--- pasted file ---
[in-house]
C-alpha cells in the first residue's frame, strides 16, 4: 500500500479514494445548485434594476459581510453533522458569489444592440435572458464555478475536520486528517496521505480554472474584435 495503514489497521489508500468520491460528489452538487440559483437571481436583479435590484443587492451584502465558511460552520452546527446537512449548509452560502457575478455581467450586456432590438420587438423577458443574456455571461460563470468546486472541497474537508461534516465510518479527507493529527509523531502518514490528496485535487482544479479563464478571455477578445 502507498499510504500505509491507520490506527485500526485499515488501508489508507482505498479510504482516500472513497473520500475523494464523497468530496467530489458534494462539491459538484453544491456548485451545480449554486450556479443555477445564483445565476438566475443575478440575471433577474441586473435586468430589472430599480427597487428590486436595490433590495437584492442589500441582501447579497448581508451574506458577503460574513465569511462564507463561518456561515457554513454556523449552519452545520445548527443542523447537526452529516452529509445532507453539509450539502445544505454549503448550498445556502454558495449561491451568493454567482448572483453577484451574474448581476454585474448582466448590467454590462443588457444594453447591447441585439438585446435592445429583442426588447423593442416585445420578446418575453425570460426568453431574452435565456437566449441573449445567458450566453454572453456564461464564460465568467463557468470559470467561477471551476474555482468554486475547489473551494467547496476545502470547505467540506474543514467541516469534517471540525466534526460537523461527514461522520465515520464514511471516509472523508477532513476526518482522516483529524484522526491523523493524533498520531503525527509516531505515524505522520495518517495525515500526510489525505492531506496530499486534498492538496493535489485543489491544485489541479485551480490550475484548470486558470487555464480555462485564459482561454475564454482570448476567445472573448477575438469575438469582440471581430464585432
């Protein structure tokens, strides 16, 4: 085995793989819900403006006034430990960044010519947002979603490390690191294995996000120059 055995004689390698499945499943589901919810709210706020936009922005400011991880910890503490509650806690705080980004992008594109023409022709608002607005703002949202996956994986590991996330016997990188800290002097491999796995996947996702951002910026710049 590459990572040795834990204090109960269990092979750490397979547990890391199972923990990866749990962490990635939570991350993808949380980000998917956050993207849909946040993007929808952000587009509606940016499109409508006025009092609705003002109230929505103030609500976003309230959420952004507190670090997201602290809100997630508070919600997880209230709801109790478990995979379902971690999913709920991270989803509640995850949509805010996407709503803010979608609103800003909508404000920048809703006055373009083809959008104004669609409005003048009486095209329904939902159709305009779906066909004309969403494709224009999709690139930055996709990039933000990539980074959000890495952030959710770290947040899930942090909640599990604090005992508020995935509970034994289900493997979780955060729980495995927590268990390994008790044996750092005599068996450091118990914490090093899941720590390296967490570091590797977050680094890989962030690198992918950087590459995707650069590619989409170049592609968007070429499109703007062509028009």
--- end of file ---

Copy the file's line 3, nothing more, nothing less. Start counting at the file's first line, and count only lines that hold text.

């Protein structure tokens, strides 16, 4: 085995793989819900403006006034430990960044010519947002979603490390690191294995996000120059 055995004689390698499945499943589901919810709210706020936009922005400011991880910890503490509650806690705080980004992008594109023409022709608002607005703002949202996956994986590991996330016997990188800290002097491999796995996947996702951002910026710049 590459990572040795834990204090109960269990092979750490397979547990890391199972923990990866749990962490990635939570991350993808949380980000998917956050993207849909946040993007929808952000587009509606940016499109409508006025009092609705003002109230929505103030609500976003309230959420952004507190670090997201602290809100997630508070919600997880209230709801109790478990995979379902971690999913709920991270989803509640995850949509805010996407709503803010979608609103800003909508404000920048809703006055373009083809959008104004669609409005003048009486095209329904939902159709305009779906066909004309969403494709224009999709690139930055996709990039933000990539980074959000890495952030959710770290947040899930942090909640599990604090005992508020995935509970034994289900493997979780955060729980495995927590268990390994008790044996750092005599068996450091118990914490090093899941720590390296967490570091590797977050680094890989962030690198992918950087590459995707650069590619989409170049592609968007070429499109703007062509028009």